Nate Chinen

The music of pianist and composer Abdullah Ibrahim conveys an extraordinary depth in stillness. More than perhaps any other improvising artist, he knows how to turn the solitary act of introspection into a communal experience that's both transporting and immersive.

Thelonious Monk, the incomparably influential jazz composer and pianist, would have turned 100 today, and across the country a healthy range of commemorative tributes is already underway. But the flagship event that bears his name has quietly been put on hold: the next Thelonious Monk International Jazz Competition, which at one point had been scheduled for this week at the Kennedy Center in Washington, will not happen in 2017.

Indo-Pak Coalition, an improvising trio led by the alto saxophonist Rudresh Mahanthappa, finds its purpose in myriad forms of convergence. A decade ago the group released its auspicious debut album, Apti, announcing an inspired accord between Mahanthappa, a second-generation Indian-American; guitarist Rez Abbasi, who was born in Pakistan but raised in Los Angeles; and Dan Weiss, an Anglo-American drummer with a deep interest in Indian percussion.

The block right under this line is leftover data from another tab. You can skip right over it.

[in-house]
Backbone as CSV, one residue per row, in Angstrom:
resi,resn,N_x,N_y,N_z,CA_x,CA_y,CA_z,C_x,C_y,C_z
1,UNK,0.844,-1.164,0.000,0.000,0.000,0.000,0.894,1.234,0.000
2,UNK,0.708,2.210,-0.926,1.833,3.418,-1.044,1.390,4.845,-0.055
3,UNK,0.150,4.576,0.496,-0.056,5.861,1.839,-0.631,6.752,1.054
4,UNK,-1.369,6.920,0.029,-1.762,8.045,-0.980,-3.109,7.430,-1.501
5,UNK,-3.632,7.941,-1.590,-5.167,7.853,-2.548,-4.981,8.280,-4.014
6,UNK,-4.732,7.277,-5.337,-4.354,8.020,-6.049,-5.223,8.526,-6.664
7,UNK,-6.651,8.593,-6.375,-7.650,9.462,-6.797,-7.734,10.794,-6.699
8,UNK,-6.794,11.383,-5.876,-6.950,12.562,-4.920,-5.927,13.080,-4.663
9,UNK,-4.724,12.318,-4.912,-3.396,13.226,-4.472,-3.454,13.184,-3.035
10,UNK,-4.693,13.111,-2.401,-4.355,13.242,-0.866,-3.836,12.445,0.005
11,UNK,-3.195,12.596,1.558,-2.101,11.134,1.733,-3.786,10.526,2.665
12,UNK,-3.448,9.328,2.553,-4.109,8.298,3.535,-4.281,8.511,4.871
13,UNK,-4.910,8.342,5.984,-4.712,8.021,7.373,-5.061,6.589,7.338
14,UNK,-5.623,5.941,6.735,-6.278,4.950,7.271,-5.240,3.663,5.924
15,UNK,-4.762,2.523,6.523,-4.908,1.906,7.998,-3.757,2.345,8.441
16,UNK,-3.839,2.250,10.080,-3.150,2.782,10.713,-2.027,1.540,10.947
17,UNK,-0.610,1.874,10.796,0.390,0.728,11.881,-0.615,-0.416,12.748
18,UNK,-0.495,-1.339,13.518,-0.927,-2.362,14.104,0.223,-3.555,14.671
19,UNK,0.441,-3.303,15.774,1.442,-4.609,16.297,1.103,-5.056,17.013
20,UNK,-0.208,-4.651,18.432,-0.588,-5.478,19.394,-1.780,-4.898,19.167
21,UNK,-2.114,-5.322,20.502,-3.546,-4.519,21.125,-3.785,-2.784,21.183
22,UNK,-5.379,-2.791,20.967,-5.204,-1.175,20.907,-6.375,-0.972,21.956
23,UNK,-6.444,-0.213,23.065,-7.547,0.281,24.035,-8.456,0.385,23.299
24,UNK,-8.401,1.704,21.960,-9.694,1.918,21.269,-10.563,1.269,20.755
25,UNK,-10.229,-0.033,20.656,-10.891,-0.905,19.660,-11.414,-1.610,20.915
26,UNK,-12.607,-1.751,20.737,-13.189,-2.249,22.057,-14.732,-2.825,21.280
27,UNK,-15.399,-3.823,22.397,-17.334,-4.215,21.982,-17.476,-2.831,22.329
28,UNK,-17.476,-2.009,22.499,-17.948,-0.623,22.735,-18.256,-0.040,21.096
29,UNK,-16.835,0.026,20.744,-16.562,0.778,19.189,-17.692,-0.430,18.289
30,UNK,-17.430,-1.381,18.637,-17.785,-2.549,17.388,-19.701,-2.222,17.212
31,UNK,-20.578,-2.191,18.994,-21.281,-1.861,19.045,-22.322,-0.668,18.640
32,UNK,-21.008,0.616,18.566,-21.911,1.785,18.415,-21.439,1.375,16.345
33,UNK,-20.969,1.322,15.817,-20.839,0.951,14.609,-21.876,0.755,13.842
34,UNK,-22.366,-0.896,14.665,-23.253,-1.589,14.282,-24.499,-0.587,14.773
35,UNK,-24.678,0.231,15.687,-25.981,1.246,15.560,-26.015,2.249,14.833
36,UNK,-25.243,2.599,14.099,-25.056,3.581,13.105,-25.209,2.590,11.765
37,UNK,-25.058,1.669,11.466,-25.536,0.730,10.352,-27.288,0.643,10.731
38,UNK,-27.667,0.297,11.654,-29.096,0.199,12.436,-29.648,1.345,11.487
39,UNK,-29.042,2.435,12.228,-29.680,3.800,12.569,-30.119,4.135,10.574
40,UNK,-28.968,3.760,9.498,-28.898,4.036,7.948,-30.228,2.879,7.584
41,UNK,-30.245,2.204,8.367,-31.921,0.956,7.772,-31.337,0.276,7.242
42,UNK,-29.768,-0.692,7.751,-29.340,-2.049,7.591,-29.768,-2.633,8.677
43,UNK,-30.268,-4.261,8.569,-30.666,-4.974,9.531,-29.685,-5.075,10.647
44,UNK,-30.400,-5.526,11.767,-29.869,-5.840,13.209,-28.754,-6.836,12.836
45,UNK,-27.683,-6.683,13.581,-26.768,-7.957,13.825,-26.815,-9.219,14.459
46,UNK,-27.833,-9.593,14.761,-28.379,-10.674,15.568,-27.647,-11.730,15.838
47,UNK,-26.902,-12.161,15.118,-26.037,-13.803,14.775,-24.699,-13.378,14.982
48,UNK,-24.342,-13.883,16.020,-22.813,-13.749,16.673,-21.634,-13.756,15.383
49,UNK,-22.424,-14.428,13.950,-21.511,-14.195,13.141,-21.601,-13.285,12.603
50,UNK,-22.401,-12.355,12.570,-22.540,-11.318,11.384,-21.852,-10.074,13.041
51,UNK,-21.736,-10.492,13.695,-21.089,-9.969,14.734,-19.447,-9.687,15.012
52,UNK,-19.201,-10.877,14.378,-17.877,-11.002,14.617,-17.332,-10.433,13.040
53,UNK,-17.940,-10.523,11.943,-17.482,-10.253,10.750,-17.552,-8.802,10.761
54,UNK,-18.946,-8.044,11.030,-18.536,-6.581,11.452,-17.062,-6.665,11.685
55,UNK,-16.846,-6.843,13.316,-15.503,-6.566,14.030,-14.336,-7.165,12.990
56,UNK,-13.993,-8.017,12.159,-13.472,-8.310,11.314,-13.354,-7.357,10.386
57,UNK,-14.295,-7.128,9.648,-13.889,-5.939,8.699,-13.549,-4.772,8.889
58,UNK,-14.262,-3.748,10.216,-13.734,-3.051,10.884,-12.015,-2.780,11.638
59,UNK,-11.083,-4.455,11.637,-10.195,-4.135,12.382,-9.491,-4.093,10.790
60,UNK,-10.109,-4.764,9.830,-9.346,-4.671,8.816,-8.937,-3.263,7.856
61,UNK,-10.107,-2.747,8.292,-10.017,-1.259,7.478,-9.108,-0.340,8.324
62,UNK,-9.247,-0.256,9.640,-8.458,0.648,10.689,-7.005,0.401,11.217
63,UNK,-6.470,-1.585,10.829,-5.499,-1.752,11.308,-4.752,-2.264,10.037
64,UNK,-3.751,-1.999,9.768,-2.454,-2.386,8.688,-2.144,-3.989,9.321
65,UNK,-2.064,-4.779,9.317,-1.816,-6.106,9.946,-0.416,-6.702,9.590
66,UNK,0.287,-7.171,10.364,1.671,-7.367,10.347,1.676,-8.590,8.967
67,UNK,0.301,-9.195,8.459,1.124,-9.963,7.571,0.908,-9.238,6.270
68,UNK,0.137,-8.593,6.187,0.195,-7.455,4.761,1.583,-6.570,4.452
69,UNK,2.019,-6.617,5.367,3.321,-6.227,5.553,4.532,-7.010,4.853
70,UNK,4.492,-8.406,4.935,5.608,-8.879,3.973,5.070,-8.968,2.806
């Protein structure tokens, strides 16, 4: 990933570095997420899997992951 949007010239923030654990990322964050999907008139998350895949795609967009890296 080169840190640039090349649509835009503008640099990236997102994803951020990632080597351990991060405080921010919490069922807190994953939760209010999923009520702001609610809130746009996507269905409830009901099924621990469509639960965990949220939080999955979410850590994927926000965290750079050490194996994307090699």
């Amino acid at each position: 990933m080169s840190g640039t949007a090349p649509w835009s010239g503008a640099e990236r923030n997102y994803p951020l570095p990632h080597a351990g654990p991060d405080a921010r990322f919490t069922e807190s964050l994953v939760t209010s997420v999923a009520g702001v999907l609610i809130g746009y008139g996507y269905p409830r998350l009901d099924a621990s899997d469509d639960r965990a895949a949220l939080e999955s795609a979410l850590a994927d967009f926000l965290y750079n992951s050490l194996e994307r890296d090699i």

Antonio Sánchez, the virtuoso drummer and composer, can often be found on tour — tending rhythmic fires for guitarist Pat Metheny; leading Migration, his own dynamic post-bop band; or performing his solo drum score at screenings of Birdman or (The Unexpected Virtue of Ignorance), the 2014 Alejandro G. Iñárritu film.

Jazz singing has always been a tree with firm roots, but a wild entanglement of branches. Its sound and shape are mutable, prone to outside influence and local inflection. Take the two artists featured in this week's episode of Jazz Night in America, recorded at the 2017 San Jose Jazz Summer Fest — each a cultural ambassador as well as a cosmopolitan, with the elusive ability to bring any audience along for the ride.

Esperanza Spalding — the multiple Grammy-winning bassist, singer-songwriter, bandleader and composer — maintains a fierce commitment to the unfolding moment. Spontaneity is her watchword and her discipline, the condition to which she aspires.

Kendrick Scott opened his first set on Tuesday night, at the Jazz Standard in New York City, with a pensive new composition titled "Home." It had a bittersweet melody, a waft of dark harmony, and a beat defined both by chop and flow. "I'm just going to send this out as a meditation for everybody in Houston, Texas right now," said Scott, a drummer, as he introduced the tune.

There's an emblematic photograph of Herbie Hancock on the back cover of his album Sunlight, which he began recording 40 years ago this month. He's depicted against a red backdrop with a Sennheiser vocoder headset on his cranium, which is bowed in deep focus.

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